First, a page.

To his friends and contemporaries, the late sculptor and longtime Western Kentucky University professor Charles H. Forrester was known for his abstract works, his world travels and even his instrumental role in designing WKU’s Fine Arts Center.
To his daughter, Winifred Forrester, he was “always larger than life” in a way that was intimidating. Forrester remembers being dazzled by her father’s talent and zeal for his art.
“He lived and breathed sculpture and his art,” Forrester said. “He just pursued it until he died, and I’ve always admired that.”
Before his death in 2010, Forrester completed more than 550 sculptures.
Through his work, Forrester could twist everyday objects and human physicality into abstract, often fantastical forms. One such series, Shoes Fantasies, melds portraiture or architecture with the sensuality of a stiletto or the sturdiness of a work boot.
Forrester was also known for his massive concrete sculptures, one of which – called “The Family” – stands just outside Med Center Health’s corporate office on Reservoir Hill.
The breadth and legacy of Forrester’s career as a sculptor, which spans six decades, is the subject of a forthcoming book, “A Mind in Motion: The Art of Charles H. Forrester,” by Winifred Forrester. The book is due out Tuesday and is available now for pre-order at major book retailers like Amazon and Barnes & Noble.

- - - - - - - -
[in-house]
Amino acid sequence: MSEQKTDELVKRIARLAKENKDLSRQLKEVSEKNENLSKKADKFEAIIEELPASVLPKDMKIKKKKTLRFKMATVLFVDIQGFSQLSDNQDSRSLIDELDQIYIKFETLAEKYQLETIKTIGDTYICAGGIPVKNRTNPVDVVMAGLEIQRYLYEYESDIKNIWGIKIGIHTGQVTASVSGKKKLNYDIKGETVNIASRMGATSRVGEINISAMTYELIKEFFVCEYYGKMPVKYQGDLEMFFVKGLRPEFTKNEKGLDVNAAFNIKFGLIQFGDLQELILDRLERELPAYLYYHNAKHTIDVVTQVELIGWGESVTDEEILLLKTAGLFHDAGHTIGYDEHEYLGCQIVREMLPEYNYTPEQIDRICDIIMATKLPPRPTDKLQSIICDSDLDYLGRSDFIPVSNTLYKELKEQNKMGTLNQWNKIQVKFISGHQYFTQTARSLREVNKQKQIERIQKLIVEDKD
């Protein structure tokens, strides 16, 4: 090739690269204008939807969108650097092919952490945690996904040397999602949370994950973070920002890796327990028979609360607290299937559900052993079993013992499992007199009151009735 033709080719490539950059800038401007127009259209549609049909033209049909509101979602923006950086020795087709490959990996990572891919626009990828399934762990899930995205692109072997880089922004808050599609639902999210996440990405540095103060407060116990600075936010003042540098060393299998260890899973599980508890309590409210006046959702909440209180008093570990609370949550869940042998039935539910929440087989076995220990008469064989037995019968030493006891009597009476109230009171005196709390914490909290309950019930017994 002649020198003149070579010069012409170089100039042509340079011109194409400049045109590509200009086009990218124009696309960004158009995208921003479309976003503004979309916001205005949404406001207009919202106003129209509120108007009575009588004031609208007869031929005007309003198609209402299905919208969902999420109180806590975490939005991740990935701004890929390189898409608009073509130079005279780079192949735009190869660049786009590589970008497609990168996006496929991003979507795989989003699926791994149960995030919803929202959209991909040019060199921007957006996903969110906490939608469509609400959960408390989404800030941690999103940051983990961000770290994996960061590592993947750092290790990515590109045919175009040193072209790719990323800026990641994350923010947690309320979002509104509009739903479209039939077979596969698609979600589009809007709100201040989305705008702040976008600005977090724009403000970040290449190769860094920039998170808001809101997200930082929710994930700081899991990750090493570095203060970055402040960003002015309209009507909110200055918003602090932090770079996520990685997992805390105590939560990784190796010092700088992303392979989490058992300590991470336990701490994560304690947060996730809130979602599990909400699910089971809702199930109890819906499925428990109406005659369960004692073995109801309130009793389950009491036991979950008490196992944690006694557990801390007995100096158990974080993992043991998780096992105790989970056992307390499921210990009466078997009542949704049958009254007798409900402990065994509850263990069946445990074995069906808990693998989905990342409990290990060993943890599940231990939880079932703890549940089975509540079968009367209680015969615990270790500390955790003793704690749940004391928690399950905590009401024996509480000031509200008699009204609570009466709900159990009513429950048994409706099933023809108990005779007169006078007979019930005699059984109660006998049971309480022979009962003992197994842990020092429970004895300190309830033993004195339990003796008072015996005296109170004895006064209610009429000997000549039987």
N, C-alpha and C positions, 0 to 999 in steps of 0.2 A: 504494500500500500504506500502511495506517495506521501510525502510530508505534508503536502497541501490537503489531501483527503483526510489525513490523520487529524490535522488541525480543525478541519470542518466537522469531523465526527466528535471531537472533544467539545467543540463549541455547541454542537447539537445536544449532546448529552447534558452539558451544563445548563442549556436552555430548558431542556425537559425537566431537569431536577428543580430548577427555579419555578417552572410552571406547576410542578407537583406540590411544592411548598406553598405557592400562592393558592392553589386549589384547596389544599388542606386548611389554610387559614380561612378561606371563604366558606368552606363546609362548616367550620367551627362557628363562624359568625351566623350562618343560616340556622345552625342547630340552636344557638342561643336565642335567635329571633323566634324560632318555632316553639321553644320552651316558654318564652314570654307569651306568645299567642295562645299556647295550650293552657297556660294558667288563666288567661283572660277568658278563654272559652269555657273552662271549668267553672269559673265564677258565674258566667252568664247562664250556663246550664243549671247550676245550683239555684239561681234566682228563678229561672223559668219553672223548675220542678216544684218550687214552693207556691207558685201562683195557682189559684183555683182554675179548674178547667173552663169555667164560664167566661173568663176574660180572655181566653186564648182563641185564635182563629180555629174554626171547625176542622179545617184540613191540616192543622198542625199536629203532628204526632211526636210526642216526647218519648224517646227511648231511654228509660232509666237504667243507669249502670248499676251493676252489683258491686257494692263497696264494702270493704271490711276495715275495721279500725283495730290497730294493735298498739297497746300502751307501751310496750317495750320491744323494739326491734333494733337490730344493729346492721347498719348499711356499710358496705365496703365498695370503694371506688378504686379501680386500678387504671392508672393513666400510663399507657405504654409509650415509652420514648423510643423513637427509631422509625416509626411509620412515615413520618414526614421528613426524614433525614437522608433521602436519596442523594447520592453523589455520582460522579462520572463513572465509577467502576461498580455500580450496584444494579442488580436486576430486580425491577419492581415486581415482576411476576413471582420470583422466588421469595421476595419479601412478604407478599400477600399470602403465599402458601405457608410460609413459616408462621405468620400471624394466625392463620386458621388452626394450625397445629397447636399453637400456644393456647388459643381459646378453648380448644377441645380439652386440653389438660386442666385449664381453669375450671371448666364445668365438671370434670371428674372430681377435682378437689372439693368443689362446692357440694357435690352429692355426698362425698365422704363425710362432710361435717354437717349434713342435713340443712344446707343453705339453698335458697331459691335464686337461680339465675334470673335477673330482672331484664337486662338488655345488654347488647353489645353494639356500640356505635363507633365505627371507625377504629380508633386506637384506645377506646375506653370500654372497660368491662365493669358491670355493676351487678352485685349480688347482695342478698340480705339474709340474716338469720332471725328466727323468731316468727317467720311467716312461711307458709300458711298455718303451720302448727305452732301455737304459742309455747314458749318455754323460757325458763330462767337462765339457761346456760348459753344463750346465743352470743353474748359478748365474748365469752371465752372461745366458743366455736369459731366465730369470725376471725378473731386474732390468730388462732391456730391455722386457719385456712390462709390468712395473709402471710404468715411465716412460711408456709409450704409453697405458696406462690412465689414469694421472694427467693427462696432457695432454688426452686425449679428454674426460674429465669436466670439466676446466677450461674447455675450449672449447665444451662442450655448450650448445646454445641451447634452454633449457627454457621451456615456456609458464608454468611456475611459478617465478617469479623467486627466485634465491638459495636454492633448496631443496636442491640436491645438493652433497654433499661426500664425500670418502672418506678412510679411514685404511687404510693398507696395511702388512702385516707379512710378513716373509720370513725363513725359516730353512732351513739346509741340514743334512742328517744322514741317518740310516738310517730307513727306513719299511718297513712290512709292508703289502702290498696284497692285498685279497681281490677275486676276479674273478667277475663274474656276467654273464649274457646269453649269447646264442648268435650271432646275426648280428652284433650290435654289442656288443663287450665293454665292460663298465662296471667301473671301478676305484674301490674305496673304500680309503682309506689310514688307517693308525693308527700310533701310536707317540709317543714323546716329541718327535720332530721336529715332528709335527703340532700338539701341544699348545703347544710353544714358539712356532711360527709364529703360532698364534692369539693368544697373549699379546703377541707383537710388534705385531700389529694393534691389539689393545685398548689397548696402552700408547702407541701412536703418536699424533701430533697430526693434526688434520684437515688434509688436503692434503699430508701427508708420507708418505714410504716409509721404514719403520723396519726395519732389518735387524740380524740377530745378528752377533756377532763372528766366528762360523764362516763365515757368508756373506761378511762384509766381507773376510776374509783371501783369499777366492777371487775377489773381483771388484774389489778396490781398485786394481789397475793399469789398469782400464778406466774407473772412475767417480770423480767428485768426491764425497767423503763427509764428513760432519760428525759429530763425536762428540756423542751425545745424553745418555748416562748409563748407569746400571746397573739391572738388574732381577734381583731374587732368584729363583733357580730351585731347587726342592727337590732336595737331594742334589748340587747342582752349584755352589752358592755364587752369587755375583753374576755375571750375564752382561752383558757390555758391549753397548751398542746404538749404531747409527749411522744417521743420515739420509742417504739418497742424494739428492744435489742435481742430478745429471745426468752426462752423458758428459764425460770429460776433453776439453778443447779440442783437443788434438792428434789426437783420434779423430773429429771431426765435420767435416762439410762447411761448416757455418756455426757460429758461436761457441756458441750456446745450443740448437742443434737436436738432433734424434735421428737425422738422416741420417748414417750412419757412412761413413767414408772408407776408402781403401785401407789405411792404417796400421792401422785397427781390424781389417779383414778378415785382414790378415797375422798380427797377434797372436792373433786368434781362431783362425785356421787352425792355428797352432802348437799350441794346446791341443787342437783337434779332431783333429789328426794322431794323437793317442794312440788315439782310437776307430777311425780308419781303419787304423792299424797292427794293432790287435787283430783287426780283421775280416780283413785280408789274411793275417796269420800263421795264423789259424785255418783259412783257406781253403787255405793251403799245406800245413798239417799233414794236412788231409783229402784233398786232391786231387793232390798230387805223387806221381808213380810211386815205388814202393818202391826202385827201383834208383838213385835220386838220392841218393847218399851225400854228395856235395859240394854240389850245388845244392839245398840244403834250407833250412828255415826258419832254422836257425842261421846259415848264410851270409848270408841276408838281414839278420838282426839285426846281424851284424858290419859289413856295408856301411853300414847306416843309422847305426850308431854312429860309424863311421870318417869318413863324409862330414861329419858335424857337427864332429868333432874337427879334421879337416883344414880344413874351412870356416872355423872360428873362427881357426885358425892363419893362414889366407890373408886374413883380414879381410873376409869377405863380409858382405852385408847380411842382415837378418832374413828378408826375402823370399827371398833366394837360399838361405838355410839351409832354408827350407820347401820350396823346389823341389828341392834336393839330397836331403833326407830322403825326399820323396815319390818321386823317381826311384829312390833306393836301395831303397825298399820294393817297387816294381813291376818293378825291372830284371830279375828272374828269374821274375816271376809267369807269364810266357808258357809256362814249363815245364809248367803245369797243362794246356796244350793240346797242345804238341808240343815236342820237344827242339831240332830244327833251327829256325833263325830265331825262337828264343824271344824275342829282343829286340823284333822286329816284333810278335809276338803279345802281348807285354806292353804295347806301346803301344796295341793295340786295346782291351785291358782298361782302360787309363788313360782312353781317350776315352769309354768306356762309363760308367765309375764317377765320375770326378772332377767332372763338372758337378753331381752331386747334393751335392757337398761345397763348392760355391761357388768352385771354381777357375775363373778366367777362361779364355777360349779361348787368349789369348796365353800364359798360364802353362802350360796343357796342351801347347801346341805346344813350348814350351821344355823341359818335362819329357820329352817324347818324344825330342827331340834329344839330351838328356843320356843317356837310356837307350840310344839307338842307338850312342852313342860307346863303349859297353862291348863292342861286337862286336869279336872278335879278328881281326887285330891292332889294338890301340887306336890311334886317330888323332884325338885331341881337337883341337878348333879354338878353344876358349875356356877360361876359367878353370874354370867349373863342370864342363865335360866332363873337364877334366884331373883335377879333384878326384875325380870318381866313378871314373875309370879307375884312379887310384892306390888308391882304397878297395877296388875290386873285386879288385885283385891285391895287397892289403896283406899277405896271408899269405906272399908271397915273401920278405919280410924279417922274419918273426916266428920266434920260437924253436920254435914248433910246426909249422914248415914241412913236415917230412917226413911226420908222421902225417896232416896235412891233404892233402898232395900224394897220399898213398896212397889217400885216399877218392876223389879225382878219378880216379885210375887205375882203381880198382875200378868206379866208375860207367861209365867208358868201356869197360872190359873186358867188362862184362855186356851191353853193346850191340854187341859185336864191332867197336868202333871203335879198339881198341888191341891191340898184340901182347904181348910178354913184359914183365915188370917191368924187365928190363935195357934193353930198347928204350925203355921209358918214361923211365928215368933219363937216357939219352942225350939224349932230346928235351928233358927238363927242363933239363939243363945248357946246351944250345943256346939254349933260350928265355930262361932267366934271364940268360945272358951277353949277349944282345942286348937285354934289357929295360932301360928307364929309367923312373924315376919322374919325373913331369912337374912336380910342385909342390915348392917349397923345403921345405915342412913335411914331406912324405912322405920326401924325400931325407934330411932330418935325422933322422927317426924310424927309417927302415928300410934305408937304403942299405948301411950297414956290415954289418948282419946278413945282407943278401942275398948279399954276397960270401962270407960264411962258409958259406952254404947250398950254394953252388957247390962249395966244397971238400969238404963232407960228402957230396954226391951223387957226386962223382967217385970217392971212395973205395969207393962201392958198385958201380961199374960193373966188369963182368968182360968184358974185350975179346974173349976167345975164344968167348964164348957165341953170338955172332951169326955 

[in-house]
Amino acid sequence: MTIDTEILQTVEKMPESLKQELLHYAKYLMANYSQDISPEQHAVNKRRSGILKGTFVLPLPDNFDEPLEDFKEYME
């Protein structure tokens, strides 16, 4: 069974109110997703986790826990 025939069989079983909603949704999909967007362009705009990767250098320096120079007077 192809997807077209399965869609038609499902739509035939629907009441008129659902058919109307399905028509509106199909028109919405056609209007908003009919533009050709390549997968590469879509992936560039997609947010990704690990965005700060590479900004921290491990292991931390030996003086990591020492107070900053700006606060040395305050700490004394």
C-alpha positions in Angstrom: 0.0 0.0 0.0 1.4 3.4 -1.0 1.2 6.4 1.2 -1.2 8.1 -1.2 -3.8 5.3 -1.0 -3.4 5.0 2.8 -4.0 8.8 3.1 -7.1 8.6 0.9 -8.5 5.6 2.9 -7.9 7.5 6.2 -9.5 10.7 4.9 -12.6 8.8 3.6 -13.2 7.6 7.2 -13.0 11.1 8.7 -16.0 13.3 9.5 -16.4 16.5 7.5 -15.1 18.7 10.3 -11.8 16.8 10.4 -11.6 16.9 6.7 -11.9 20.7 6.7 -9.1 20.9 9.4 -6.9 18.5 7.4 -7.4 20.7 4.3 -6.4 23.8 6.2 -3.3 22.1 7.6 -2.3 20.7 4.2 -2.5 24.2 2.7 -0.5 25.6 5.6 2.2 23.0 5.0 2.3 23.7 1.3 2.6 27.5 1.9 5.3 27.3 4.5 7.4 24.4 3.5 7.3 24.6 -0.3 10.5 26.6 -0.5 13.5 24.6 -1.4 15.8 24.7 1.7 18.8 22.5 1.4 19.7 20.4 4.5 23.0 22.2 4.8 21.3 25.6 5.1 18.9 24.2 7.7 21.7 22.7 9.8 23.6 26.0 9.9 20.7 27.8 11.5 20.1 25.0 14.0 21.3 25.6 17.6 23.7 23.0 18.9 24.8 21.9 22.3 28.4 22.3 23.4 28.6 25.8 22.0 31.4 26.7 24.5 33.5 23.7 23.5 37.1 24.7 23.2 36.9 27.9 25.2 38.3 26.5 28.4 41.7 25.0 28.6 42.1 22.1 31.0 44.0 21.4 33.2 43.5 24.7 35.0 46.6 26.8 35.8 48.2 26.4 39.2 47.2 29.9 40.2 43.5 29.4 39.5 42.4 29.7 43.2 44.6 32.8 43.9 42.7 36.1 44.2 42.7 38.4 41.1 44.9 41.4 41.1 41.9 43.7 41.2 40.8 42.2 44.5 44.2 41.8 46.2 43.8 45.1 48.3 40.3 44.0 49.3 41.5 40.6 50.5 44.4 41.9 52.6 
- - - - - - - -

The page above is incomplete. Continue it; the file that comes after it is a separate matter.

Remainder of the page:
“My main goal was to bring his art and life to a wider audience,” Forrester said of the project.
For Winifred Forrester, the book is the culmination of years of work. After her father’s death, she retired and made curating her father’s work her encore career.
The book is a companion to the award-winning documentary film “A Line Unbroken: The Charles Forrester Story,” which will premiere on the WKU-PBS channel Oct. 8 at 7 p.m. The documentary has also been selected for Louisville’s International Festival of Films scheduled Nov. 5-7.
Among the book’s contributors is WKU art professor and art historian Guy Jordan, who submitted an essay for the project.
When he explains Forrester’s artistic vision, Jordan draws on the popular Isaiah Berlin essay “The Hedgehog and the Fox,” in which Berlin compares, in jest, writers and thinkers to hedgehogs and foxes. Hedgehogs perceive the world through one big idea, while foxes are more eclectic and less reductive.
“Forrester is this fox,” Jordan said. “He’s got his brain in so many different places.”